# Reinforced Concrete Column Design [2024]

Reinforced concrete columns resist vertical loads that act on a building such as wind, snow, dead and live load. The columns then transfer these loads to the foundations.

In this guide, we’ll show step-by-step, how you design reinforced concrete columns according to EN 1992-1-1.

Not much more talk, let’s dive into it.

## Example RC Column

We are showing all calculation steps for the following reinforced concrete column with corbels. 👇👇

The corbels are used to support beams which support slabs. It’s a good example, because the loads on the corbels emphasize the effects of eccentricities.

## Process of Reinforced Concrete Column Design

Before we dive into the nerdy calculations, it’s good to get an overview of the steps that need to be taken to design a reinforced concrete column – in this case, an axially loaded column.

1. Calculate characteristic loads that act on the concrete column
3. Define properties of concrete and reinforcement
4. ULS bending and compression verification

However, we dive a bit deeper and explain concepts, such as different static systems of columns along the way.

## 1. Static System Of The Column

There is a variety of different static systems that the structural engineer can choose from, and often the columns act together with beams or slabs as frames.

In this tutorial, we use a simply supported column/beam as the static system. The horizontal loads are resisted by shear walls. Therefore only vertical loads act on the column.

Roller & Pin

##### Reactions

Roller: Horizontal
Pin: Vercial & Horizontal

##### Buckling length

$l_{cr} = 1.0 \cdot l$

It’s important to know about the different static systems, since each type of column has a different buckling length, which influences the buckling resistance significantly. ❗❗

For this tutorial, we assume to design a simply supported column on the inside of a building structure.

The following picture shows where the column is placed.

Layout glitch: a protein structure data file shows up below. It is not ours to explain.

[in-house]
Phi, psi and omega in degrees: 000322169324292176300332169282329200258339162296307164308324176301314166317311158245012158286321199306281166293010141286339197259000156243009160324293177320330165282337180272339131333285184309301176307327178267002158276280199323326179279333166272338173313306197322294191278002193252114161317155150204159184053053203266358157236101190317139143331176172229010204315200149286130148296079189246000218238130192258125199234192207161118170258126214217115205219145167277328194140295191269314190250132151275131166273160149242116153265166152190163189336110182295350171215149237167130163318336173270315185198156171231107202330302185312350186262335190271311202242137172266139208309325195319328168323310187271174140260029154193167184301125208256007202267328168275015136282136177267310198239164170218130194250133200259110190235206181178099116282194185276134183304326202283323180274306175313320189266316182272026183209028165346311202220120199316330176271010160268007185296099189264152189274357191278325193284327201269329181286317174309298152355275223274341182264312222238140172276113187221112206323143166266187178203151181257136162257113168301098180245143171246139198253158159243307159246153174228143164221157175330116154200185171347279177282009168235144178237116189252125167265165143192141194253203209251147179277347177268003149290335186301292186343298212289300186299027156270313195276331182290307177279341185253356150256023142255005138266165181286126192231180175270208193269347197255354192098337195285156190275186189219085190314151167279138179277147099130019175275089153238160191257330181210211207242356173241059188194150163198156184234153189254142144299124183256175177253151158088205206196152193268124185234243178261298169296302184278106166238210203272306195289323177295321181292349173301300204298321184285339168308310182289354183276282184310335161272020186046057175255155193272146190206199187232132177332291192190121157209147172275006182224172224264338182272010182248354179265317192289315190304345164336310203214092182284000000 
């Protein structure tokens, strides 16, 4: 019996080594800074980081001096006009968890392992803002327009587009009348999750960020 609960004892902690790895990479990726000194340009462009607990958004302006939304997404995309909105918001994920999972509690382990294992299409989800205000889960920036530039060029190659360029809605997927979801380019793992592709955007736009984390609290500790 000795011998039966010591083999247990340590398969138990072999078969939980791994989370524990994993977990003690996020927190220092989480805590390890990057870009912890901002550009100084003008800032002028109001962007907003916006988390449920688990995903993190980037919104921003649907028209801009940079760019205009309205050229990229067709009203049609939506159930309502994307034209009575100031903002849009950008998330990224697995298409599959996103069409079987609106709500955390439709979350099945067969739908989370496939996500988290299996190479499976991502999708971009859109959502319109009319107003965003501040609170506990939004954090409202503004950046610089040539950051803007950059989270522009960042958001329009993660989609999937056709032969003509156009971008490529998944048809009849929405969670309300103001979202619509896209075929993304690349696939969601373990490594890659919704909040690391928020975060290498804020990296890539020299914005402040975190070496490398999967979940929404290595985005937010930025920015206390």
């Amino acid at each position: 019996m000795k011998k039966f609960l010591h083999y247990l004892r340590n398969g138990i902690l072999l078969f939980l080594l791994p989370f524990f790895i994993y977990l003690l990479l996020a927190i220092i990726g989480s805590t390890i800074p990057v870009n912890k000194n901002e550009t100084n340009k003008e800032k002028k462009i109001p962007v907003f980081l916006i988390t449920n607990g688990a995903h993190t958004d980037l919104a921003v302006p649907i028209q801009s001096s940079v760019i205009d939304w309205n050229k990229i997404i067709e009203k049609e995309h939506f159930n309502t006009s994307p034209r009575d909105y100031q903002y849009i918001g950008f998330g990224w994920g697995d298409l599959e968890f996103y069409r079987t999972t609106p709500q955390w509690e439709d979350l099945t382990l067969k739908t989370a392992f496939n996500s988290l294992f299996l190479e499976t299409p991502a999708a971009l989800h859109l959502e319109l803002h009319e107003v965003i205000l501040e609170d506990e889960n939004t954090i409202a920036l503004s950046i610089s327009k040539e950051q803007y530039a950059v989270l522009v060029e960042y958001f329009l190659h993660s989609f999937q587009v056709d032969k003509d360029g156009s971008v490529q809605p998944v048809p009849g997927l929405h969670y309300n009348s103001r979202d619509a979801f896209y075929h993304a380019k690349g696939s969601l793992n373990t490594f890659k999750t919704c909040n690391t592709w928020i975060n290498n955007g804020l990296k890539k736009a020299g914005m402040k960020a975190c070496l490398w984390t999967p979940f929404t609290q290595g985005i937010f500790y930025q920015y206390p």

## 2. Characteristic Loads Of RC Column

The loads of a structure depend on its location, geometry, building type and other factors.

We’ll assume in this tutorial that we design the column of a 1-storey building.

Now on a 1-storey building, the following loads act:

• Live load of the roof

❗ The following load transfer explanation works if the building is a traditional structure with simply supported beams, columns and slabs.❗

1. Live, Snow, Wind and dead load (self-weight of roofing) are applied as area loads [kN/m2] on the roof/slab.
2. By multiplying the area loads (live, snow, wind, dead load) with the spacing of the beams, line loads are calculated. These line load can now be applied to the beams.
3. The center reaction forces of the beam system is then the characteristic vertical load that is applied to the column.

But as we design a column with corbels, we have to consider the excentricities and therefore seperate the loads on the right and left corbel.

The following characteristic load values are assumptions and we’ll only look at the dead and live load.

Left corbel:

Right corbel:

We’ll design the column for the most critical loading situation, which happens when the live load is set to 0 on one of the spans.

Be aware that you should also include the dead load of the column. For simplicity reasons, we don’t do that in this tutorial.

### ❗

The characteristic values of loads depend on a lot of different factors like location, National Annex and geometry of the building and roof to name just a few. Loads therefore need to be calculated for every structure.